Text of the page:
In this example we are using only two classes to keep it simple, but as you can see you can add more if you want so that the AI model is able to distinguish between more types of elements. So, with everything set up, it’s time to make the model learn from the labeled data in the dataset. To do this, click on the “Prepare model” button, leave that tab open and do not use the computer for any other purpose during the process.
During the process, it is more than likely that this browser message will be displayed:
If you hit wait, it will show up again soon after, so the best thing to do is leave it there, as it will disappear when the preparation phase is over. Of course, do not change the browser tab or window in the operating system, and under no circumstances click on “Exit the page”. In a few minutes (the time will depend on the number of images you have selected and the technical specifications of your PC), the training will start, and you will be able to see its progress along with the time spent so far. When the process is finished, the page will look like this:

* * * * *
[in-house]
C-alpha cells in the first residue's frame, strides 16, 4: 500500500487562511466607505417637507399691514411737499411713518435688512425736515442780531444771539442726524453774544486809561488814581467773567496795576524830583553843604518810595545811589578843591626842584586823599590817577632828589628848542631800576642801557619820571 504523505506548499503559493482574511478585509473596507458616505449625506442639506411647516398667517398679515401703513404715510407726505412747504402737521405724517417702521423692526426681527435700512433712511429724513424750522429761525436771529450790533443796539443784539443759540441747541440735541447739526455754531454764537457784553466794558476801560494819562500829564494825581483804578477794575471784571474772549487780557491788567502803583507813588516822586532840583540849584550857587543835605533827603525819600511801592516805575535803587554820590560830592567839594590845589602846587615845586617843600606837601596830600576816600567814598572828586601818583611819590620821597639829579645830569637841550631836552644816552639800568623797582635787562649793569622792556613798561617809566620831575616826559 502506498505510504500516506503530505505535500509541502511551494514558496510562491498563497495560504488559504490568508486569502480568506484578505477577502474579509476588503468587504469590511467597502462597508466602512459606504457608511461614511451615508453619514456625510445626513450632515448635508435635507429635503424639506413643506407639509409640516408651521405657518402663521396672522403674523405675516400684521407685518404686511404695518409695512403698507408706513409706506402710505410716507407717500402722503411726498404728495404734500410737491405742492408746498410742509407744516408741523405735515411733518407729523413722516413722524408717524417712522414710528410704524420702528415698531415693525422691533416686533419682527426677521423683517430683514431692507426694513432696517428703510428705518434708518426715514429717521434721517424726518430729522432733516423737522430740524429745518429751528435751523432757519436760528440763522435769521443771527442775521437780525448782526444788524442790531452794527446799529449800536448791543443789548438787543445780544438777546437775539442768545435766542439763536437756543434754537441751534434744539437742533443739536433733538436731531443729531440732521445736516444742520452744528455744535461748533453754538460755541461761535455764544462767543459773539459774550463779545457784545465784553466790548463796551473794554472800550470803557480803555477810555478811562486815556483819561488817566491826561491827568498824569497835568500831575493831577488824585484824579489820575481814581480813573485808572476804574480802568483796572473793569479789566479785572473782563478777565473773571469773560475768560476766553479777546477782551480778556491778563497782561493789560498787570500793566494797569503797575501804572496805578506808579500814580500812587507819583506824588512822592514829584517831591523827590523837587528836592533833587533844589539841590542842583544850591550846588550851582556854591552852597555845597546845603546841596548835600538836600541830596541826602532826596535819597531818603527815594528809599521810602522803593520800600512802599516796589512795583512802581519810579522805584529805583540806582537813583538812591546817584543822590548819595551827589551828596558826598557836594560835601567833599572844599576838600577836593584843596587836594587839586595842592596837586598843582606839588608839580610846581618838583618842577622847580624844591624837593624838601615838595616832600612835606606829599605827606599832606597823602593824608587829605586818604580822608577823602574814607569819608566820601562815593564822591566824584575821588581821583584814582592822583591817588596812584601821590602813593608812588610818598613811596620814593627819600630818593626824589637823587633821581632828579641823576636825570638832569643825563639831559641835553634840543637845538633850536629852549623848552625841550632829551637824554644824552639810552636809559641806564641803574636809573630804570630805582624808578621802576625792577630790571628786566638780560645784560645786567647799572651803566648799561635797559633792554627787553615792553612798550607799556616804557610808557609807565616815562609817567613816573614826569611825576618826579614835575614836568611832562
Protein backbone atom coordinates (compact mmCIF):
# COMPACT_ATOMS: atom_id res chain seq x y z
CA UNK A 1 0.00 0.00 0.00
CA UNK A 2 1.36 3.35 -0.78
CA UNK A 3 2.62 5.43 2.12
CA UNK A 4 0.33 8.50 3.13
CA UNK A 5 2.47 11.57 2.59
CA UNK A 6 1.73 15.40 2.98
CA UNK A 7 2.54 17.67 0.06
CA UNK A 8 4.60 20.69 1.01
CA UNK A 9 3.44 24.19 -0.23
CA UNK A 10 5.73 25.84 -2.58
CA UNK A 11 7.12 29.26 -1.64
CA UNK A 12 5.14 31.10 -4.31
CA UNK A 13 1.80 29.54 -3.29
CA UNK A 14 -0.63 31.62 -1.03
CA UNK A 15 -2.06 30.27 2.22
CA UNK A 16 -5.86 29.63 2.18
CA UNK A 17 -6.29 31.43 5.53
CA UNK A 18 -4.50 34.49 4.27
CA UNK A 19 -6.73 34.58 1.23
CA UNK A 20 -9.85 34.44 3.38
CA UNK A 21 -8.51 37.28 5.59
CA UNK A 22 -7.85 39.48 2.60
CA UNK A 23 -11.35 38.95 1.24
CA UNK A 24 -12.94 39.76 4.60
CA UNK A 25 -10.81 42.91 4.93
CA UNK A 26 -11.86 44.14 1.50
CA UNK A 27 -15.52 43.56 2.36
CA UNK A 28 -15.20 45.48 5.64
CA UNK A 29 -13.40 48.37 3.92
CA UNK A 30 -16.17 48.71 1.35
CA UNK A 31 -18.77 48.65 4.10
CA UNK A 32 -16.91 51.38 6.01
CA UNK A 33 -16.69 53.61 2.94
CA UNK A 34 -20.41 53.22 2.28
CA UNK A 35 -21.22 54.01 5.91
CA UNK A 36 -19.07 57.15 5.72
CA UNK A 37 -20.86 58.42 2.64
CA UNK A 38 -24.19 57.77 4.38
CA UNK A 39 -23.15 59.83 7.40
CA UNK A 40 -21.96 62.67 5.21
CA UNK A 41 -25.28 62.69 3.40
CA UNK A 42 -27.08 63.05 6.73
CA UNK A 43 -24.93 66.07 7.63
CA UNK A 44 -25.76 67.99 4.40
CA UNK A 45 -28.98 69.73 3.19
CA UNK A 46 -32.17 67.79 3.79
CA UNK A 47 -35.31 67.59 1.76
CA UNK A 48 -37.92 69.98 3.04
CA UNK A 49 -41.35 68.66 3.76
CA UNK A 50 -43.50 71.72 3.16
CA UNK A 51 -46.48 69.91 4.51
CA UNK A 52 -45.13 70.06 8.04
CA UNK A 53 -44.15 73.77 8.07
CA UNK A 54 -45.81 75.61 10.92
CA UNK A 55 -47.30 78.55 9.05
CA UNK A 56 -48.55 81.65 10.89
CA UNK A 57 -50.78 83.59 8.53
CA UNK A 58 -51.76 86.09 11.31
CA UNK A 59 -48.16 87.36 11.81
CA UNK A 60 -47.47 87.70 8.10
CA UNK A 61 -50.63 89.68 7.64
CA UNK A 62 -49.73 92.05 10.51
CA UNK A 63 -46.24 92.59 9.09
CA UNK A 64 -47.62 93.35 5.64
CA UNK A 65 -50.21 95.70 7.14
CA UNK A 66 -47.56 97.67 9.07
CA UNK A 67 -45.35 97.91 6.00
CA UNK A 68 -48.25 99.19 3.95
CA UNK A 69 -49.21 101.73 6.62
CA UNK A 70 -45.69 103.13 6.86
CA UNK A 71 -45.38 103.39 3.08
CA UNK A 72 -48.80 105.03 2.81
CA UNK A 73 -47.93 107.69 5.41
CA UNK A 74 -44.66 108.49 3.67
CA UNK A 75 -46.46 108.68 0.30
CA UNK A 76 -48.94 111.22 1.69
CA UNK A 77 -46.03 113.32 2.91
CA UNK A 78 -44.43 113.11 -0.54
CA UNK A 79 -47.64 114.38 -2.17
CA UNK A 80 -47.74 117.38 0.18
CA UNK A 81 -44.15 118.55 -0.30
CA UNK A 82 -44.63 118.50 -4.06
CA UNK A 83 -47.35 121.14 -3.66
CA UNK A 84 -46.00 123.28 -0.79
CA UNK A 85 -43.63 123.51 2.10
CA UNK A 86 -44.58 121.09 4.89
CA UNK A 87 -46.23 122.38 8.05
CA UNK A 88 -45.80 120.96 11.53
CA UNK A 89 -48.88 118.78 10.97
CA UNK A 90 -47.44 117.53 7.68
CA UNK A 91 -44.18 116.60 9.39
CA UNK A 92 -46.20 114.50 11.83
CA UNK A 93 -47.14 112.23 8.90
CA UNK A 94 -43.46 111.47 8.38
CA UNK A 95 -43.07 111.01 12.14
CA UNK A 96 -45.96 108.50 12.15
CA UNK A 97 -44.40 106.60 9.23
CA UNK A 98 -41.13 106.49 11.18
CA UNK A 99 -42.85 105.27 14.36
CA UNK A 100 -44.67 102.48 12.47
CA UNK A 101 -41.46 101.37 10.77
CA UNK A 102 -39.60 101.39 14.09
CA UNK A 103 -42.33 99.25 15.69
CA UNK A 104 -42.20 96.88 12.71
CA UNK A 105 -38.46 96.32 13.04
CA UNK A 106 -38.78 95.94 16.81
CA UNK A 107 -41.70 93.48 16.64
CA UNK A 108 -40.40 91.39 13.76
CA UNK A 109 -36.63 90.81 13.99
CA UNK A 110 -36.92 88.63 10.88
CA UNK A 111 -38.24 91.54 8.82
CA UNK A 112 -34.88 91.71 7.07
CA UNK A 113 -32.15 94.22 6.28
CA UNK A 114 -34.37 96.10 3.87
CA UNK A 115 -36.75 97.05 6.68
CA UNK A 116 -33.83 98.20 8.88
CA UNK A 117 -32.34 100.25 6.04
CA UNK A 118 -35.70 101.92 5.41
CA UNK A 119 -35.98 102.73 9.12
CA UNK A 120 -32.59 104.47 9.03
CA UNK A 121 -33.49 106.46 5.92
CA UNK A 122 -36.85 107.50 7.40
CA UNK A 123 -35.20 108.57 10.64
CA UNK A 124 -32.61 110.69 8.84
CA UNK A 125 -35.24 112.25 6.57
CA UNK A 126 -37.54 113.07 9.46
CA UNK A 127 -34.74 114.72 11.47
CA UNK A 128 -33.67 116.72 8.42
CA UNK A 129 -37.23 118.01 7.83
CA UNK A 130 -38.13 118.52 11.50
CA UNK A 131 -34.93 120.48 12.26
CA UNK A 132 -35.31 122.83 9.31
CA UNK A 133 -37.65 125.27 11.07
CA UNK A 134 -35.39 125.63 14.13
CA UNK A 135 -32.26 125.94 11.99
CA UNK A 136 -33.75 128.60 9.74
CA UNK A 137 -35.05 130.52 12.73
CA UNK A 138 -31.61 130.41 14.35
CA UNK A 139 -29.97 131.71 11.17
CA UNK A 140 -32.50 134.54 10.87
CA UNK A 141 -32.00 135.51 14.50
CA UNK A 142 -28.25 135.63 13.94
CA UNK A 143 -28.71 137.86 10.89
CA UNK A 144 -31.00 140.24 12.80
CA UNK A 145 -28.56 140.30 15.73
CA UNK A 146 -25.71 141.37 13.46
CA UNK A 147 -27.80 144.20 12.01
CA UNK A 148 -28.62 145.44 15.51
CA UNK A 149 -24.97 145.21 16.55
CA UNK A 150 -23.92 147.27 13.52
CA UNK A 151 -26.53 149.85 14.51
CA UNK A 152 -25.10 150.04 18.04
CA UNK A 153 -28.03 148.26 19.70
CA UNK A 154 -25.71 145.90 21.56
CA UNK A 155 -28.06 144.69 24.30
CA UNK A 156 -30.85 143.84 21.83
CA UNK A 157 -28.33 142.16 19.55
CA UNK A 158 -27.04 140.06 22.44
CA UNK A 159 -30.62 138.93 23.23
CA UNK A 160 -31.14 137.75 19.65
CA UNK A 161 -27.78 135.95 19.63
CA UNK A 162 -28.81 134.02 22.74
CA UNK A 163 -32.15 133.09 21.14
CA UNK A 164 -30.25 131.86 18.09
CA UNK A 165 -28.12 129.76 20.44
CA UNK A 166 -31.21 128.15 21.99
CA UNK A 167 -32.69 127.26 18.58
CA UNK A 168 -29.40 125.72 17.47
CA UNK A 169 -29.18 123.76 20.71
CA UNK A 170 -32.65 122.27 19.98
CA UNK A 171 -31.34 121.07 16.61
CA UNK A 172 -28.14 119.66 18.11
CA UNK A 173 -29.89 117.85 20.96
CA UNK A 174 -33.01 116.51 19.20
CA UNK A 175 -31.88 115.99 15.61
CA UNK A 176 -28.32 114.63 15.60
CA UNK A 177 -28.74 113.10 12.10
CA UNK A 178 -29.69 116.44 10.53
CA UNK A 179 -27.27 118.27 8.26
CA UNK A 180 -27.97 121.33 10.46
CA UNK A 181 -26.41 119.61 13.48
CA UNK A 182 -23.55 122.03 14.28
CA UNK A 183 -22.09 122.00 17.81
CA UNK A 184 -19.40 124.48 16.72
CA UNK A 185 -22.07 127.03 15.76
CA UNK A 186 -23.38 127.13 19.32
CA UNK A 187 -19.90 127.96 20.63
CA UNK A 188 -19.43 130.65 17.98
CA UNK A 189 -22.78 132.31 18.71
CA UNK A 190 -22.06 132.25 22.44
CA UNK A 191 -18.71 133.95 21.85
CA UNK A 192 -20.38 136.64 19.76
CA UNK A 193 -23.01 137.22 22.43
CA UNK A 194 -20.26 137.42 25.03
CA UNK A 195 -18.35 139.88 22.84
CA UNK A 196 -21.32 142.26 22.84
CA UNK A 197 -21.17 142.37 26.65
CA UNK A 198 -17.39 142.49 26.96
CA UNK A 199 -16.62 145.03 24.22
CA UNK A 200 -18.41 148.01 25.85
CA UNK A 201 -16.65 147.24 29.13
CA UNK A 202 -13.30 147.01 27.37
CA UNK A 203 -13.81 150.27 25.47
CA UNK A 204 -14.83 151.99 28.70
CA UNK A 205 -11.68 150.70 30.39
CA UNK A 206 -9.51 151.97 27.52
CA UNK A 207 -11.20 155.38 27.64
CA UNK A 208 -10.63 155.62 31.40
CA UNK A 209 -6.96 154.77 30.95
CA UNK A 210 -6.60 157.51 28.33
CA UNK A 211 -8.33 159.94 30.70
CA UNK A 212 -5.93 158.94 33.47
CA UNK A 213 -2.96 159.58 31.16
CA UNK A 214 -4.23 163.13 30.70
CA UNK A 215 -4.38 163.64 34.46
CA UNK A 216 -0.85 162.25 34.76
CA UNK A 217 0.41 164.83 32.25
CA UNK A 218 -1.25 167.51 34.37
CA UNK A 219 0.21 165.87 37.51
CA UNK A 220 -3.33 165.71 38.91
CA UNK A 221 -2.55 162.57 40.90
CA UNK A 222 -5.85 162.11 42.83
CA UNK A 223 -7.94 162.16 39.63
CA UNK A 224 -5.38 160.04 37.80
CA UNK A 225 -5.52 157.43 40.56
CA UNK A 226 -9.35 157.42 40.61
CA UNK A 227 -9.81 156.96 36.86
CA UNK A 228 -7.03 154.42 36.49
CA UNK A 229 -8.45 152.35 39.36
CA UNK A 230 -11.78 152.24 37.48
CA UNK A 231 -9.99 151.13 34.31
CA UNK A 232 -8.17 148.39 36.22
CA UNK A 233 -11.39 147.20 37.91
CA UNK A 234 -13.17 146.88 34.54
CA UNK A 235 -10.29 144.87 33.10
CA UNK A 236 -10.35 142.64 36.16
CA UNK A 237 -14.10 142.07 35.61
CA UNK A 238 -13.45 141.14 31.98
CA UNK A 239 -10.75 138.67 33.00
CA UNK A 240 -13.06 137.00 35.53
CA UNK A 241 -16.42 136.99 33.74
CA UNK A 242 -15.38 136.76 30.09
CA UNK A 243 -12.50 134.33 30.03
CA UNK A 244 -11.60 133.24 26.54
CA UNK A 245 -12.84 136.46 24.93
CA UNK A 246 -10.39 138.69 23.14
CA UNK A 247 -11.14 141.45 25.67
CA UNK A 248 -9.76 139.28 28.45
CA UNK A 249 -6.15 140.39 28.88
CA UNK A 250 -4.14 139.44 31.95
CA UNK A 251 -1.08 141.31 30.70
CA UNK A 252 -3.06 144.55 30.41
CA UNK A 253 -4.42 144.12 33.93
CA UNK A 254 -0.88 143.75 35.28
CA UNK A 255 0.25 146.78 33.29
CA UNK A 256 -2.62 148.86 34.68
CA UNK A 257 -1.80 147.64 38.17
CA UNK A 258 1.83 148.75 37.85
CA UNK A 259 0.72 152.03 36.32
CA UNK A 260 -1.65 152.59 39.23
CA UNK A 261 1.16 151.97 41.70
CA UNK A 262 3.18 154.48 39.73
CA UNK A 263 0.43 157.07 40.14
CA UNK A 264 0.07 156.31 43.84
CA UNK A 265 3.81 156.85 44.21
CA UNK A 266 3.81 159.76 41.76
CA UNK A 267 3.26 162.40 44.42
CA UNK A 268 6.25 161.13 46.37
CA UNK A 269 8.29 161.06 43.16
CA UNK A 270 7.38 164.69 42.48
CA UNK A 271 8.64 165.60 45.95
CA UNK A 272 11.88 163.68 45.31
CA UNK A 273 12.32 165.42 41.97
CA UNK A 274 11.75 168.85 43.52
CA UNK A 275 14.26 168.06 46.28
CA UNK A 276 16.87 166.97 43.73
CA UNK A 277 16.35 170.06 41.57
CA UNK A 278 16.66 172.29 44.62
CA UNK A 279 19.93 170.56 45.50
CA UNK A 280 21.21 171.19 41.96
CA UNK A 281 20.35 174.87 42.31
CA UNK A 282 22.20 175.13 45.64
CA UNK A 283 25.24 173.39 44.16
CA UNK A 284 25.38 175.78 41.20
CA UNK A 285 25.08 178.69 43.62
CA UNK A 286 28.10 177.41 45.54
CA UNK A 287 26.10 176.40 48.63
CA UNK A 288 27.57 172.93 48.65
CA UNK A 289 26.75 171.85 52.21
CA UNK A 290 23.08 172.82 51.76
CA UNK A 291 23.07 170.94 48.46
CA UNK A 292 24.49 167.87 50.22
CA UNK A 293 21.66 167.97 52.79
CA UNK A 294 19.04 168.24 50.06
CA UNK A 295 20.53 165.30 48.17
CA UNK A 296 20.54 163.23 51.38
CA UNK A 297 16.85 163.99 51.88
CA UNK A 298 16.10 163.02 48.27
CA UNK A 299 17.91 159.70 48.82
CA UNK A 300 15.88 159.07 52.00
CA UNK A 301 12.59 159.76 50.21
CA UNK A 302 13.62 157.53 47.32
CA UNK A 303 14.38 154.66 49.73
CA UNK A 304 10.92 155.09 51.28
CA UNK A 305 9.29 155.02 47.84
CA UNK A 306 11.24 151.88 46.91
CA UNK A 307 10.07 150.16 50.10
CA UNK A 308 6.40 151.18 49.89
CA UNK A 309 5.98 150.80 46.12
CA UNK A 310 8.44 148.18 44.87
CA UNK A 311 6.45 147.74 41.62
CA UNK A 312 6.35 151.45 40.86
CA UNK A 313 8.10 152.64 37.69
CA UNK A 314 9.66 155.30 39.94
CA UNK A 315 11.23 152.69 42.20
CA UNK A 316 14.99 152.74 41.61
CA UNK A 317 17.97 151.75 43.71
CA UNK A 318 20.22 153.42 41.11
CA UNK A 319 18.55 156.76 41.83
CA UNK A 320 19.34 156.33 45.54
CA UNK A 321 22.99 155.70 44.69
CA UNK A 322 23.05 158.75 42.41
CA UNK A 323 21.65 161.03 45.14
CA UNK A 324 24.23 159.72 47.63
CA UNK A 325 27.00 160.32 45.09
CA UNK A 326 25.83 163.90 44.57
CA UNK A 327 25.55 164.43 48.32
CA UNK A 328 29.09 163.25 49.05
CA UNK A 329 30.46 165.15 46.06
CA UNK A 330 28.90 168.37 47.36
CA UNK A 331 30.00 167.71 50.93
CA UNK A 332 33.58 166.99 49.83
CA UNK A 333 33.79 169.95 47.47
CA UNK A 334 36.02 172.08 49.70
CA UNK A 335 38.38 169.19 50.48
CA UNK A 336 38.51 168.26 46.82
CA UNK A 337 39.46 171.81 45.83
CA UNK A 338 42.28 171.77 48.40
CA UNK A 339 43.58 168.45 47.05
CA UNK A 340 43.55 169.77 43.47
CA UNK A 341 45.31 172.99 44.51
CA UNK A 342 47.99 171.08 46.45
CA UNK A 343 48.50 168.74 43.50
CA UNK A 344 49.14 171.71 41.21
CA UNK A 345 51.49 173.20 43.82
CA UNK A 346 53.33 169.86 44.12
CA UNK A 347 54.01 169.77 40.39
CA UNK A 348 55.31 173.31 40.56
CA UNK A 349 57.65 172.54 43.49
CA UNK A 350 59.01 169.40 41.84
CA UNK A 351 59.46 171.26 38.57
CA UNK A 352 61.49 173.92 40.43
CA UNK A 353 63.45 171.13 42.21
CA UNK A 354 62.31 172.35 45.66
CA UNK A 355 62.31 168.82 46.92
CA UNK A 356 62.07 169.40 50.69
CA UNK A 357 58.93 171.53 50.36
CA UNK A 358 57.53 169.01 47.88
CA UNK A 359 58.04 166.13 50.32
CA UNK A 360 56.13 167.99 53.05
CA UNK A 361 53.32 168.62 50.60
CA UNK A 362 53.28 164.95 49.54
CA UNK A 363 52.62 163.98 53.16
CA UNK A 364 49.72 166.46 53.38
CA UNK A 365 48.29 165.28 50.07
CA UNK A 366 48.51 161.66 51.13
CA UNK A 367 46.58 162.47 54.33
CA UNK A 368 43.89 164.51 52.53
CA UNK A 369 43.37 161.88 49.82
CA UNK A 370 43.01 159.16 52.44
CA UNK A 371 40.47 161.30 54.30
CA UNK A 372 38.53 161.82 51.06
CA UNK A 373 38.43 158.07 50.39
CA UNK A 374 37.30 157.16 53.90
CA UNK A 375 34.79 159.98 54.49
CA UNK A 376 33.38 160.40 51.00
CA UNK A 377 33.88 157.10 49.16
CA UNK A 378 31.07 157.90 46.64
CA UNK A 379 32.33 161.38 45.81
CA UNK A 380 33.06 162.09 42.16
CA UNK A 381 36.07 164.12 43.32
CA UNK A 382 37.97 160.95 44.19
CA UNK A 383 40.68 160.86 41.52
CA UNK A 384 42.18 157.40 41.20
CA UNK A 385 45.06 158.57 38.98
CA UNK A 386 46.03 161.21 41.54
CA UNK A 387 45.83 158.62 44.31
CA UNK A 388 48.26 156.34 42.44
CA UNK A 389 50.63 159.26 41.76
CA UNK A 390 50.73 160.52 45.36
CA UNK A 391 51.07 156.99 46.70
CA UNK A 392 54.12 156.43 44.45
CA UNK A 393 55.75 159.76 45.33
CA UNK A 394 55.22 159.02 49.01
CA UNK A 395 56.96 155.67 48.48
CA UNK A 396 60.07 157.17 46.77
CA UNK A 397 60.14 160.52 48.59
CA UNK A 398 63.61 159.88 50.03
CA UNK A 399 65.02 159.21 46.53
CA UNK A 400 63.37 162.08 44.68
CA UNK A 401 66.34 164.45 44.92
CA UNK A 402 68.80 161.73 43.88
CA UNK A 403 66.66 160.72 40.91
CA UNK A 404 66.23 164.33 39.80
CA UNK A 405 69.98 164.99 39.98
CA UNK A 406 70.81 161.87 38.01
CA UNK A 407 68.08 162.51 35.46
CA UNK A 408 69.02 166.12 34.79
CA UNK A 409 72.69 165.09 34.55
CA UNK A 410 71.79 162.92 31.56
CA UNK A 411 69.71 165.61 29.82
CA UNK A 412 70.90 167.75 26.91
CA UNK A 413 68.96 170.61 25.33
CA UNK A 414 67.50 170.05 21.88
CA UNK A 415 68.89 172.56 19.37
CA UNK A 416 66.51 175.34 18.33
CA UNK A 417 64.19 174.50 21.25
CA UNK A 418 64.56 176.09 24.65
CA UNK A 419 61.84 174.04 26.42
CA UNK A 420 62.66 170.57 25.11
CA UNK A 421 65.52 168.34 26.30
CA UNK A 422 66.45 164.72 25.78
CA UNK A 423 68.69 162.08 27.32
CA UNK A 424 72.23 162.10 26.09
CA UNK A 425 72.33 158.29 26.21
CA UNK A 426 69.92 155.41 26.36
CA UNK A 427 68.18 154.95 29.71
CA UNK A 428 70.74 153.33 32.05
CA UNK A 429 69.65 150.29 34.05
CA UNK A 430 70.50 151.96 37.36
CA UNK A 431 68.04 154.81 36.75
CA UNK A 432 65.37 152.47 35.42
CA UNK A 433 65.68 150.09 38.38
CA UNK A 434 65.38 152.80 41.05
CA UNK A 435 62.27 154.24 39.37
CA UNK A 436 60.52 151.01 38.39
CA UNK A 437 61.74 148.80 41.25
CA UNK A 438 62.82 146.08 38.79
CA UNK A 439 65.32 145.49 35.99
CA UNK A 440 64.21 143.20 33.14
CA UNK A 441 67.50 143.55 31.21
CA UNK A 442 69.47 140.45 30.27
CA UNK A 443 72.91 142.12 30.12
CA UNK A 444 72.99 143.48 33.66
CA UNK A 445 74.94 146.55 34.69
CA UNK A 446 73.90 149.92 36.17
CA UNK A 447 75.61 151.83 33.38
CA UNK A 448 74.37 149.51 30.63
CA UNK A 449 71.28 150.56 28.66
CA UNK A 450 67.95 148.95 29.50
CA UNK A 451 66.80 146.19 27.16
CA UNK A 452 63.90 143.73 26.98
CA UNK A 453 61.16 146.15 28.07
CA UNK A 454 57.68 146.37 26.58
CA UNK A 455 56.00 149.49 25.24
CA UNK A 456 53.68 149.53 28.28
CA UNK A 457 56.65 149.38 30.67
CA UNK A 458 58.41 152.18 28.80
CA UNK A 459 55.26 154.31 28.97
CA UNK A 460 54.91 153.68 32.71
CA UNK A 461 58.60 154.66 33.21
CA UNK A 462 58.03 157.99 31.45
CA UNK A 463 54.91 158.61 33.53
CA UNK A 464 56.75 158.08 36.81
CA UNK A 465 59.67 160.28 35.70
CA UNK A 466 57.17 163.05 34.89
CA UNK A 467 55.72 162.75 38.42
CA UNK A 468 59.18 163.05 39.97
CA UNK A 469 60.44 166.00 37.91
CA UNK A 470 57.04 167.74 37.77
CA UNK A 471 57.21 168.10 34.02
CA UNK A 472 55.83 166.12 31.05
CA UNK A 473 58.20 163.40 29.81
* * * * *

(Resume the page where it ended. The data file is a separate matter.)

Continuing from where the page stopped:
So now comes the moment that you were surely waiting for, let’s test your model! In the section on the right, make sure that the input selector is activated, click on the arrow that appears to the right of Webcam and choose “File”. Then the box with the webcam image will change to show a file upload section, which you can use in the same way as the image upload sections for the different classes. For this test, it uses the cats and dogs subfolders of the “Test_sets” directory. We use different folders to avoid using the same images in the training process and in the validation.
When you upload an image, it will be displayed in that section and, under it, you will be able to see the percentage value of the image for each of the defined classes, for example
Repeat this process as many times as you like to verify that the model is working correctly, or if you find faults, you can retrain it with a larger set of images.
!! Congratulations!! You have now trained your first artificial intelligence model. As you can see at the top, you can export the model you just created. And what can you do with it? We will tell you that soon, in a future article.